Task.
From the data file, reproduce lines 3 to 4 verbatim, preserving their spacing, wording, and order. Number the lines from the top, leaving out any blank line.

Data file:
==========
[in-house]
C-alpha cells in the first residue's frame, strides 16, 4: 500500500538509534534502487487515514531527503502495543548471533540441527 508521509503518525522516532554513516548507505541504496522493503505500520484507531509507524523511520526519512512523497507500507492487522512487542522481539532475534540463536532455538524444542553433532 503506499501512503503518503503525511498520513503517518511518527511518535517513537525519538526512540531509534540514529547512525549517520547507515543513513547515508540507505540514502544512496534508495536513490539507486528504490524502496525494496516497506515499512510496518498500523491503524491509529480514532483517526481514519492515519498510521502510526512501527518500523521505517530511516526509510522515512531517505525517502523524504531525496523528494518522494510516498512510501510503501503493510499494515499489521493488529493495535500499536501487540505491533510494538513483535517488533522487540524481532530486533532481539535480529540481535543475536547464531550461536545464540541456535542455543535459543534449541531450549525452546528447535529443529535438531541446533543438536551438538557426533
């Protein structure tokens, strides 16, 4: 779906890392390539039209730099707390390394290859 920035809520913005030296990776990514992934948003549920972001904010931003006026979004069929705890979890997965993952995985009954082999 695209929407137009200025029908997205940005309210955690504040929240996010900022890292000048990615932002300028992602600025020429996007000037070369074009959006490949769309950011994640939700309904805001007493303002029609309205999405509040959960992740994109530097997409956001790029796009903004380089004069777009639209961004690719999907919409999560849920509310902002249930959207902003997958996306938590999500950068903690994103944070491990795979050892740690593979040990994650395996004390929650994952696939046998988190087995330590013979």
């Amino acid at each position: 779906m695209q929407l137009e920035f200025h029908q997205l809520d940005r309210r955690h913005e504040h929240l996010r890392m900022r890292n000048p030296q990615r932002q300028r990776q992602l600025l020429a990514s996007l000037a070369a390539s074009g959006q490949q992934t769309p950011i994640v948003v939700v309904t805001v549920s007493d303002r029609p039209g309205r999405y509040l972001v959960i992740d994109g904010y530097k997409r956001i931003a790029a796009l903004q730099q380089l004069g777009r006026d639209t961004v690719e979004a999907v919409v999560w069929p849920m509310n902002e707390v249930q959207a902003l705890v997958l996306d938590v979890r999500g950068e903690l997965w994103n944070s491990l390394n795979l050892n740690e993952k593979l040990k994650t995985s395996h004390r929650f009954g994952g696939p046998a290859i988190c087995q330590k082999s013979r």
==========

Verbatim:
């Protein structure tokens, strides 16, 4: 779906890392390539039209730099707390390394290859 920035809520913005030296990776990514992934948003549920972001904010931003006026979004069929705890979890997965993952995985009954082999 695209929407137009200025029908997205940005309210955690504040929240996010900022890292000048990615932002300028992602600025020429996007000037070369074009959006490949769309950011994640939700309904805001007493303002029609309205999405509040959960992740994109530097997409956001790029796009903004380089004069777009639209961004690719999907919409999560849920509310902002249930959207902003997958996306938590999500950068903690994103944070491990795979050892740690593979040990994650395996004390929650994952696939046998988190087995330590013979």
């Amino acid at each position: 779906m695209q929407l137009e920035f200025h029908q997205l809520d940005r309210r955690h913005e504040h929240l996010r890392m900022r890292n000048p030296q990615r932002q300028r990776q992602l600025l020429a990514s996007l000037a070369a390539s074009g959006q490949q992934t769309p950011i994640v948003v939700v309904t805001v549920s007493d303002r029609p039209g309205r999405y509040l972001v959960i992740d994109g904010y530097k997409r956001i931003a790029a796009l903004q730099q380089l004069g777009r006026d639209t961004v690719e979004a999907v919409v999560w069929p849920m509310n902002e707390v249930q959207a902003l705890v997958l996306d938590v979890r999500g950068e903690l997965w994103n944070s491990l390394n795979l050892n740690e993952k593979l040990k994650t995985s395996h004390r929650f009954g994952g696939p046998a290859i988190c087995q330590k082999s013979r």